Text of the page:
Maddie: During undergrad I had a health scare where my family was told I would likely not survive because of encephalitis of the brain. I was fortunate enough to make a full recovery. Upon recovering, I recognized that clearly I only had one life to live and wanted to spend it living a fulfilling life as my most authentic self. Due to the prohibitively high cost of medical care related to transitioning in the United States, policies and regulations in some parts of the country that are meant to ‘gate-keep’ this care, and general public attitude towards the transgender community over the past decade- it took me over 7 years from making the initial decision to live my life to starting hormone replacement therapy. I am lucky though, this timeline is a lot shorter than many other members of the transgender community in the US, and is a sign of privilege in its own way. There are many young adults in the US faced with the choice of whether to have a roof over their heads with their biological family or to be happy in life as themselves. One of my biggest dreams would be for the next generation to grow up in a world where not a single child is forced to make that decision.Elle: You have an interesting professional journey, can you share some highlights about your current work as Trade Commissioner for the Canadian Government and previous work with the British Government.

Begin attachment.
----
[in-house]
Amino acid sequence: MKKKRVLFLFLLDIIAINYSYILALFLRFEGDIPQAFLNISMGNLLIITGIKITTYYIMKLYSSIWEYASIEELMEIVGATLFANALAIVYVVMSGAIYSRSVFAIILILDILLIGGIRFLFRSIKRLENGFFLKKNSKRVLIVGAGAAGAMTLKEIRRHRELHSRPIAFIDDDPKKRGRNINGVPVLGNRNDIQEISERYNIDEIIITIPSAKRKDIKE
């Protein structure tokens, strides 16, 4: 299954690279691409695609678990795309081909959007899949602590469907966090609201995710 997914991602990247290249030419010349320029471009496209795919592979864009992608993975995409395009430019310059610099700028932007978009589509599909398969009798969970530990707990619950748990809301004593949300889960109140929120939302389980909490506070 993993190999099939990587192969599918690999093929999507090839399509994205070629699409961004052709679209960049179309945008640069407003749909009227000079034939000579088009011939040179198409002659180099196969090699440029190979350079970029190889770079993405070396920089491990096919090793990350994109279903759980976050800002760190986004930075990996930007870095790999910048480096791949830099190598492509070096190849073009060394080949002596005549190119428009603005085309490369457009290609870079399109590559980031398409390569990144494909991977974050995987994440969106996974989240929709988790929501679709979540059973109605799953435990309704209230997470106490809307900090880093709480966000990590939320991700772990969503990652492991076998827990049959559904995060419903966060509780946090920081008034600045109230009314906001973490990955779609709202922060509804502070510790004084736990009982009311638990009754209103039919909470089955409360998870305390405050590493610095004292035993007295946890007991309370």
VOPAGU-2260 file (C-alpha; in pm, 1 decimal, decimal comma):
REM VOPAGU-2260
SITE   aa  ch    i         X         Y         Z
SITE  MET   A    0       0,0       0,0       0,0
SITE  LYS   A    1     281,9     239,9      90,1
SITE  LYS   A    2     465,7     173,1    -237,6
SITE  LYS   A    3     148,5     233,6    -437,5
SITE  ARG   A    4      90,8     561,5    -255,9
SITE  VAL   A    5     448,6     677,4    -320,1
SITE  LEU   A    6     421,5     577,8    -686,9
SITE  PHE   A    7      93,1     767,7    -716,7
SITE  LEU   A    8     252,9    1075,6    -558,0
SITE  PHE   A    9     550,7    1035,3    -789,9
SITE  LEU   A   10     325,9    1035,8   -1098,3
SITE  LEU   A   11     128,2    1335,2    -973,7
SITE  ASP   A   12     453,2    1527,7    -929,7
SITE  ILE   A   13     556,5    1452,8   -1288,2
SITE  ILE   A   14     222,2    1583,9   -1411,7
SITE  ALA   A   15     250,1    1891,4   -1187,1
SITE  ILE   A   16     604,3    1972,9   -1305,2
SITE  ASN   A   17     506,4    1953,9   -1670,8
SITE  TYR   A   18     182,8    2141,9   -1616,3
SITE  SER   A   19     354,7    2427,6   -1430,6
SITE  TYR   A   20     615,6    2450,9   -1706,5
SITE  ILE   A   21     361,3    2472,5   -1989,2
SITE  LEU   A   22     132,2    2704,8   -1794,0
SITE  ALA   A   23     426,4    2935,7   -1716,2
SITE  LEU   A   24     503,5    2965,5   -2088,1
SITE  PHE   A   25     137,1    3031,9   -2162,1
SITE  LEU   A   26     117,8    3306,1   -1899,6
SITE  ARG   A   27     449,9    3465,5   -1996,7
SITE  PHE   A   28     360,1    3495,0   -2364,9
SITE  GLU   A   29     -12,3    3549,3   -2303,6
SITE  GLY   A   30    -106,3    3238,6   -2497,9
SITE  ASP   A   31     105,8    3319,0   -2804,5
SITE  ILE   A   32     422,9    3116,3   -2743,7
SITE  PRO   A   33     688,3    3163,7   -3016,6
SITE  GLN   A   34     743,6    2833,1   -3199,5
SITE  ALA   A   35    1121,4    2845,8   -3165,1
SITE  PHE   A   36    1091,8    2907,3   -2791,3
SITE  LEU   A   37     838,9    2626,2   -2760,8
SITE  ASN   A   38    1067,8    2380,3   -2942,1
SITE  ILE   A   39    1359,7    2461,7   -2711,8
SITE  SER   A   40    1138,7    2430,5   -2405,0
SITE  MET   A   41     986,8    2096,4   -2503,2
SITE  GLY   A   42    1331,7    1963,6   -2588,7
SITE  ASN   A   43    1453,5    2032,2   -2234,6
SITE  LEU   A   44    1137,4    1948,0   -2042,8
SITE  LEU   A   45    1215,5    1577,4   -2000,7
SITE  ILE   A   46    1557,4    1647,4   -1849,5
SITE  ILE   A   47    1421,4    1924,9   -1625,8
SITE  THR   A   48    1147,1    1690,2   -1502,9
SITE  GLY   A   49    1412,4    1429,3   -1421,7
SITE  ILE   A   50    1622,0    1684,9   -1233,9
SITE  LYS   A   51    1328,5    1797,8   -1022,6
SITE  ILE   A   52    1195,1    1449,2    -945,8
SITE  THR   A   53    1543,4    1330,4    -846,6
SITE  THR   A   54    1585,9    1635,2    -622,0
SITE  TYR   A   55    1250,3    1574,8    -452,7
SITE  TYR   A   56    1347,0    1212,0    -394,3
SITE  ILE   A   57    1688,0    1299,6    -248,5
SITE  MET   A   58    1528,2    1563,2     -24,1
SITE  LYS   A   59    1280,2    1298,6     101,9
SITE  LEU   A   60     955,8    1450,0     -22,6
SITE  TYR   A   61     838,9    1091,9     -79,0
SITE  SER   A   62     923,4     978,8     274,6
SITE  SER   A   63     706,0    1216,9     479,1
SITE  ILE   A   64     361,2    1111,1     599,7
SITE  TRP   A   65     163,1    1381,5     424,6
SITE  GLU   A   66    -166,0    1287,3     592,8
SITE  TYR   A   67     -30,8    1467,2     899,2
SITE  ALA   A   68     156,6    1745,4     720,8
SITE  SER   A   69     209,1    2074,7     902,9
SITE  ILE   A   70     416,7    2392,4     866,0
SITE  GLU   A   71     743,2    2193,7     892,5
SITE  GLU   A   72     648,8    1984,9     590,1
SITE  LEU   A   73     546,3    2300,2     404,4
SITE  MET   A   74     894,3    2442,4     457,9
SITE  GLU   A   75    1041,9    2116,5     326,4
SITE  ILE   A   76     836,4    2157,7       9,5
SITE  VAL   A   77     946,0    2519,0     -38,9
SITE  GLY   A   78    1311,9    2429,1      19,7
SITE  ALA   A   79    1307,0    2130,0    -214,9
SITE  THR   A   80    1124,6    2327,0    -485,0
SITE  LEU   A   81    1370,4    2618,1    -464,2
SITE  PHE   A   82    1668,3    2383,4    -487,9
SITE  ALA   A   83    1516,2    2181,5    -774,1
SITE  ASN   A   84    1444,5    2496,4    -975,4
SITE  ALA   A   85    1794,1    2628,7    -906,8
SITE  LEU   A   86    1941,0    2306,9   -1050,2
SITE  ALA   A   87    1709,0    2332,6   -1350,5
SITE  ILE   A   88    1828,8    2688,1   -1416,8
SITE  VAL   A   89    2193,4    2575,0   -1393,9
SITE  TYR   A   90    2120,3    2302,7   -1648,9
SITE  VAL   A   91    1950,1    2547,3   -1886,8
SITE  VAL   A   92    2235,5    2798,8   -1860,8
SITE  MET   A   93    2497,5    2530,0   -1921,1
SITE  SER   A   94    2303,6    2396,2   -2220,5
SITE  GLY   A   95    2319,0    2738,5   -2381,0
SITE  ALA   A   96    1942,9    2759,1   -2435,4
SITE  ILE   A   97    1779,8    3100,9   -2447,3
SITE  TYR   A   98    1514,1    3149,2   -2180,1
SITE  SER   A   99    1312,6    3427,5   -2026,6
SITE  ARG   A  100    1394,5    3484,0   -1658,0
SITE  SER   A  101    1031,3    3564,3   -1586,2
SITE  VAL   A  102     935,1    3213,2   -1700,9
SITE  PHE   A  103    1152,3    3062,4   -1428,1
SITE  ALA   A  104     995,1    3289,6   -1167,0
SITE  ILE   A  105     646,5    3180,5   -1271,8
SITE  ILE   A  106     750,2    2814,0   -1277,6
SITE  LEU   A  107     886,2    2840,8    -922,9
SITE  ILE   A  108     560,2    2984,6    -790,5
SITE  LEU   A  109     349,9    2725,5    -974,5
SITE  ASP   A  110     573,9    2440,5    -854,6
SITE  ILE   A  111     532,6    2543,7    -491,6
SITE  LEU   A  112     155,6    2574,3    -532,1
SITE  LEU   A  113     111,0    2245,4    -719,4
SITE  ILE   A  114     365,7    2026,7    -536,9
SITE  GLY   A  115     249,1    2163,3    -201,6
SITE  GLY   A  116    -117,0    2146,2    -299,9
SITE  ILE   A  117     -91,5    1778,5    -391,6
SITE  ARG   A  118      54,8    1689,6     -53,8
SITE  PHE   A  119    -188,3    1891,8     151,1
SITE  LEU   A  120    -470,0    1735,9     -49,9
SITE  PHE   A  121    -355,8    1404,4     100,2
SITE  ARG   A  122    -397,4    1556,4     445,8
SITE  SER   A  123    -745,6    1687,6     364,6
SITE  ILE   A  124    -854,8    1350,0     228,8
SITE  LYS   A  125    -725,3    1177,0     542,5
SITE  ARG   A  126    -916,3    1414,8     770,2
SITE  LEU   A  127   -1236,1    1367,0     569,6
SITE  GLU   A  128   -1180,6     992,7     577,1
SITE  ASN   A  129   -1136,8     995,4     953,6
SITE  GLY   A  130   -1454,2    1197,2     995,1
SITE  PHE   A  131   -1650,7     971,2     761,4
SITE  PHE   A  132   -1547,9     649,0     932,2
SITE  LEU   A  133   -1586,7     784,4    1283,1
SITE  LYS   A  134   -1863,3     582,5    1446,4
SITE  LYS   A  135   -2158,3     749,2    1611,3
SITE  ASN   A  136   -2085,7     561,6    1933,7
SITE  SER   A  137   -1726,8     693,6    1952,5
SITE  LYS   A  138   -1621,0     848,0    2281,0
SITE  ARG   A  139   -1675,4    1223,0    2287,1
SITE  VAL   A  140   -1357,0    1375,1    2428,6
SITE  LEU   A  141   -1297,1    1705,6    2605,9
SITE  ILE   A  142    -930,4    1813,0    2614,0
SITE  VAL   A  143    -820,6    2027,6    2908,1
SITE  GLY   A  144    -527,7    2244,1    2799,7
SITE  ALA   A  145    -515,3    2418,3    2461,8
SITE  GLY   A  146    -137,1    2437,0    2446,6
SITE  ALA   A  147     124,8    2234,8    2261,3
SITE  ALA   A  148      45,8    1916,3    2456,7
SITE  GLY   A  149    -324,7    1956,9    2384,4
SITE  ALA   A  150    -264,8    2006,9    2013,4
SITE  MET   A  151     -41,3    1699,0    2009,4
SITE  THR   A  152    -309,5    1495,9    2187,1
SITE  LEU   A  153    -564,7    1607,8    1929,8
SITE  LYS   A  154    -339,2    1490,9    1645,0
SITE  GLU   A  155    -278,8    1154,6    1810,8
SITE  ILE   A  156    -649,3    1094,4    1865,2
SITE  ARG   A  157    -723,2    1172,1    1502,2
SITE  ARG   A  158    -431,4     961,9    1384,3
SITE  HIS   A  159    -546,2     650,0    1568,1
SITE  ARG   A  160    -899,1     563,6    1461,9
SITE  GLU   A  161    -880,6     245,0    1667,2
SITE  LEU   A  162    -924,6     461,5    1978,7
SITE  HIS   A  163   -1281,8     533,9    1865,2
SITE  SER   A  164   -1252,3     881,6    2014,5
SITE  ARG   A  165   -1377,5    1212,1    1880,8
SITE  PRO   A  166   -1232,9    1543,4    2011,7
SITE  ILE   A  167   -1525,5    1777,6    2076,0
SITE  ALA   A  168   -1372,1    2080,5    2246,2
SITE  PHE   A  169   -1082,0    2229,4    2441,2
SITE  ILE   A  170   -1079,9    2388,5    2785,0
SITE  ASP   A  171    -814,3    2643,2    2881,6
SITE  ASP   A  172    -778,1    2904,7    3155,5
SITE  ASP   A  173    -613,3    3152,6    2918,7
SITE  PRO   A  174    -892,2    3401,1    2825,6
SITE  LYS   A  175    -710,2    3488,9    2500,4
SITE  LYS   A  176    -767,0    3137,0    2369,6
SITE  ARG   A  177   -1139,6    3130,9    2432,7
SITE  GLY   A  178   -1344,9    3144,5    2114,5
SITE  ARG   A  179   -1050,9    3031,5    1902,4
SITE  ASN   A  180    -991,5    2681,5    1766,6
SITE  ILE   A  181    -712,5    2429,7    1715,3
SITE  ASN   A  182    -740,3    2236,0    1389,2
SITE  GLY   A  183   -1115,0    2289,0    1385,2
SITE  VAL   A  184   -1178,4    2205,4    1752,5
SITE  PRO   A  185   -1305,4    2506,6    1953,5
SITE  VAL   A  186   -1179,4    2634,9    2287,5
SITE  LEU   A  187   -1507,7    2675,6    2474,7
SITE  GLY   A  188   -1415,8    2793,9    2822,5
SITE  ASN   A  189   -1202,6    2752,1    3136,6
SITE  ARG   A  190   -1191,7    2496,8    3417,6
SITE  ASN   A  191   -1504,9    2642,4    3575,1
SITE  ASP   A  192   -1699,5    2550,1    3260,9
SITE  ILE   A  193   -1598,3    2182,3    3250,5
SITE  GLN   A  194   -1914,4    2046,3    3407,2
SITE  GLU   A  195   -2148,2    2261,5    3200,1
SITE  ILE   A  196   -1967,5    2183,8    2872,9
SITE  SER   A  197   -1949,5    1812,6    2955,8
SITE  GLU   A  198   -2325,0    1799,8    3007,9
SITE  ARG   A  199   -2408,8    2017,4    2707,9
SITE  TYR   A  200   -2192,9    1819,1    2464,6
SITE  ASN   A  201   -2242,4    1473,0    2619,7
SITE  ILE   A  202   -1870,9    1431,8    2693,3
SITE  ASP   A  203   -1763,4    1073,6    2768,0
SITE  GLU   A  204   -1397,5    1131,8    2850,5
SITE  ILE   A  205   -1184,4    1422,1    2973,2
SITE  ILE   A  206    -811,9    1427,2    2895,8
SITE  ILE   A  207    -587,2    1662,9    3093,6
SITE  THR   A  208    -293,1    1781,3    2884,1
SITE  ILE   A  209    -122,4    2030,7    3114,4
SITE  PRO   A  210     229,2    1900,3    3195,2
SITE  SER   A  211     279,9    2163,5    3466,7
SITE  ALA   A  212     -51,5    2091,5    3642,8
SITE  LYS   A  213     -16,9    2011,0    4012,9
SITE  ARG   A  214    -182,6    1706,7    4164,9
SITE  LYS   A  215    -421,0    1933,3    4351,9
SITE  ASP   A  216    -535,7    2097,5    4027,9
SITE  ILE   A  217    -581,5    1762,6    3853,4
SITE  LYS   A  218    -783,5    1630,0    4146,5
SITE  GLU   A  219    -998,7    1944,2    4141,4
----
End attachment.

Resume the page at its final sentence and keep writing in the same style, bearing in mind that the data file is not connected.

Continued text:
Maddie: During my career in diplomacy, I have been privileged to be a small part of a few big moments in international governance. I worked in Scottish Parliament during their referendum for independence, for the United Kingdom’s Department for International Trade during Brexit, and currently have the pleasure of representing the Canadian Trade Commissioner Service out of the Canadian Consulate in Seattle supporting continued cross-border trade. In addition to my professional career, I wrote my Masters dissertation on the Lebanese economy- spending time in Beirut speaking with government representatives in the early years of the Syrian refugee crisis. My greatest highlights from all these experiences are the ability to travel and the countless conversations I have had with folks from around the world. Learning about other cultures and customs has taught me to be a more respectful, open-minded, and inclusive person.
Maddie: It feels weird to be called a role model for the LGBTQ2 community when there are so many other people that have spent much more time publically out and discussing issues of gender and sexuality at a higher level than myself, but one piece of advice I can offer to well-meaning allies from my personal experience is to be patient and to not push folks for additional information too much during the coming out process. Commonly, well-meaning allies will want clear directions on how to approach a specific situation or address a certain topic with their recently out friend. Though asking members of the community to identify their preferences is a great baseline for folks outside the community (especially pronouns), also being willing to accept that sometimes members of the community don’t have the answers is important. Sometimes we don’t know things, or there isn’t a particularly simple answer, or we don't feel comfortable sharing, or, even sometimes, we’re still trying to figure it out for ourselves. I am asked almost daily from other people how they want me to approach a situation that I had never even thought of until the question was asked!Elle: What brings you joy?